PANAMA CITY, Fla. — Hurricane Michael left many without power or cable for quite some time after the storm. Nine months later, a significant amount of “hurricane babies” will soon be born.
“There’s something to be said that when there’s nothing else to do,” said Dr. Sam Wolf, an Emerald Coast OB-GYN who delivers babies at Gulf Coast Regional Medical Center. “We had a time period right after the storm with no electricity, no cable, no anything so of course you can imagine, about 8 weeks after that we had a significant influx of patients showing up pregnant in our office.”
While it can be an exciting time for families, doctors have some concerns.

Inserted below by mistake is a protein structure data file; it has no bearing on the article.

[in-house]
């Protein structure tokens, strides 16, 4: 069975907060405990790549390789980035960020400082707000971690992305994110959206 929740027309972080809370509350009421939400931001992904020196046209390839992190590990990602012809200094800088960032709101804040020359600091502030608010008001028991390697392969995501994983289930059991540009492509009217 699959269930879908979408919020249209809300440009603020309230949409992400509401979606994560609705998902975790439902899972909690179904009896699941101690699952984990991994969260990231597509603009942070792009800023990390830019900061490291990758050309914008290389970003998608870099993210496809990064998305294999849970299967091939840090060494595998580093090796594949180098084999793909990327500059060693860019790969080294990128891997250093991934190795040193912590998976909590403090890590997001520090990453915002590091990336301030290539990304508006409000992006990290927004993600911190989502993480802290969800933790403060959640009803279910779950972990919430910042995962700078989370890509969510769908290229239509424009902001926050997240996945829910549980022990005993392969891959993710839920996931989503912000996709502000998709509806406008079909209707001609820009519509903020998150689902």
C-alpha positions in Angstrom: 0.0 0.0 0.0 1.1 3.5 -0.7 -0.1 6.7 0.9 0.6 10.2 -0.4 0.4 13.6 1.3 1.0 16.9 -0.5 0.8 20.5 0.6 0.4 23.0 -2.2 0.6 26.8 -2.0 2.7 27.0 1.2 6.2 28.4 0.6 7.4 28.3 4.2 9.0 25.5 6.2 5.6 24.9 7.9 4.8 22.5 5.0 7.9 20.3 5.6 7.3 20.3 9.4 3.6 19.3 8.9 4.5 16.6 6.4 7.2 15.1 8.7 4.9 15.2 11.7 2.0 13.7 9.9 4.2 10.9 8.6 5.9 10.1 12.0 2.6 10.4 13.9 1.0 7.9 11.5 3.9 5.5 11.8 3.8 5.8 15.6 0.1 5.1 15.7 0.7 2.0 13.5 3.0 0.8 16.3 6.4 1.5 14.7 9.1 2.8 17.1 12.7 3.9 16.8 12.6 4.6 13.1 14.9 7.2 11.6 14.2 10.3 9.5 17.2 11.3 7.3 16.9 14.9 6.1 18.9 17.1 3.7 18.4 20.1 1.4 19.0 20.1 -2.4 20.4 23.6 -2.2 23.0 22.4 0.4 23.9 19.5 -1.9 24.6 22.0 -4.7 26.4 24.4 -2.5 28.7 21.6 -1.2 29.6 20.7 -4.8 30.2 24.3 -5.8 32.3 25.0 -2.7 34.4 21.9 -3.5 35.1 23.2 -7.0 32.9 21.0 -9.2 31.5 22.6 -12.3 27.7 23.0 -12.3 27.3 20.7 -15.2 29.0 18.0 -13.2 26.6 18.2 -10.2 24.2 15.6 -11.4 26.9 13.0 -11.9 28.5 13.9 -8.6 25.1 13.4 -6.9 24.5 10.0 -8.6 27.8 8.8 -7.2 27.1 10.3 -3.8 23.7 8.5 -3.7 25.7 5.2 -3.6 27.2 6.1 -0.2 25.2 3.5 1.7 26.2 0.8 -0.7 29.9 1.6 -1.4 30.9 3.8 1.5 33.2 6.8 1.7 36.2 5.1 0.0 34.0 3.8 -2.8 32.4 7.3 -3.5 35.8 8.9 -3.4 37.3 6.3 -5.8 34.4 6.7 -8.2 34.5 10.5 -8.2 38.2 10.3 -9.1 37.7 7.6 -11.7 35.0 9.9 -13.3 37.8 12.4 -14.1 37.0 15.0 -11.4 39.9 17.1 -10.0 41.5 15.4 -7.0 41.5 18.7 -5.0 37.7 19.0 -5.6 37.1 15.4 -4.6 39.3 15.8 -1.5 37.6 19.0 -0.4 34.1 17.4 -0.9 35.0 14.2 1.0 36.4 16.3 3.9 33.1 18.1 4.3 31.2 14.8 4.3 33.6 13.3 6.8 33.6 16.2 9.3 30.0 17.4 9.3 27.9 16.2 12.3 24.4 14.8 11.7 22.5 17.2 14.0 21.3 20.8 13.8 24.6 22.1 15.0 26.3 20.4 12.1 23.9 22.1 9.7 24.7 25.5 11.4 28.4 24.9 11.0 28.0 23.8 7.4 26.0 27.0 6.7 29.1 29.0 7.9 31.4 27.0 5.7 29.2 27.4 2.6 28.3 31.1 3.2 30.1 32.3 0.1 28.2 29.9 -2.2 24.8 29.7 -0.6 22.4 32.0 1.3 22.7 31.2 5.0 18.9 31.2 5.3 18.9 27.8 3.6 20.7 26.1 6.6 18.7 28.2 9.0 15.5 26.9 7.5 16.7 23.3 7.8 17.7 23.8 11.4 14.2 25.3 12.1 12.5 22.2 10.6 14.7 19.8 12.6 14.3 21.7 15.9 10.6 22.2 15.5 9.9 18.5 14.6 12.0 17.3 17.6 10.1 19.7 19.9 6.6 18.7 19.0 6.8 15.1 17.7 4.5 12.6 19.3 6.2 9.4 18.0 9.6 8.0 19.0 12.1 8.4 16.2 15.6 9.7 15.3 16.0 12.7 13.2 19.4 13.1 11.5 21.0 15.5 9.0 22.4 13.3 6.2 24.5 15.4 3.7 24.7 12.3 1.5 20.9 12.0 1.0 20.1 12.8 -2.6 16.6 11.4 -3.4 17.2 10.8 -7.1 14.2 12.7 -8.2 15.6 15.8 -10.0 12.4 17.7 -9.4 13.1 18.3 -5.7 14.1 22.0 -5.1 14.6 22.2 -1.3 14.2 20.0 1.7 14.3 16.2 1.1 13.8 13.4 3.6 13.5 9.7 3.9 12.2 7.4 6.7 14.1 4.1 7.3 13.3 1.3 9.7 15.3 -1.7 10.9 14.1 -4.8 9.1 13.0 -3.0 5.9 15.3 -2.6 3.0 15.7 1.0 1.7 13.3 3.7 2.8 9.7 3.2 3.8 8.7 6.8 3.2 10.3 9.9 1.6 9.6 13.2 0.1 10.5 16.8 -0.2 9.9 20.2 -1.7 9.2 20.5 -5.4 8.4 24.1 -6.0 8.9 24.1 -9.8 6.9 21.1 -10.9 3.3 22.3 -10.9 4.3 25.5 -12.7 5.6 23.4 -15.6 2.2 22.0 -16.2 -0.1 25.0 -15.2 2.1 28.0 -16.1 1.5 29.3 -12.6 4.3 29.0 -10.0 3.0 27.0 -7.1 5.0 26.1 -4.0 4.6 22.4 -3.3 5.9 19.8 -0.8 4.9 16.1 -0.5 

“There’s all kinds of physiological problems from the inherent stress of what this community went through,” said Dr. Wolf. “What kind of effect that will have on the population coming in here to deliver babies, we’ll have to see. We just don’t know.”
In the months following the storm, he says an upswing in drug use and stress as well as a lack of prenatal care, could cause complications.
“When you have a patient that shows up here with no prenatal care, you just don’t know what to expect,” said Dr. Wolf. “You can run into all kinds of problems with that.”
“Getting even a ride to the doctors has been very stressful for the pregnant mothers we see come in,” said Alexus Trin, a nurse working at the hospital.
Dr. Wolf and his staff are expecting to deliver around two hundred babies next month.
“August is going to be probably the busiest month this hospital’s had in terms of deliveries,” he said. “That’s my prediction, but we’ll be ready for it.”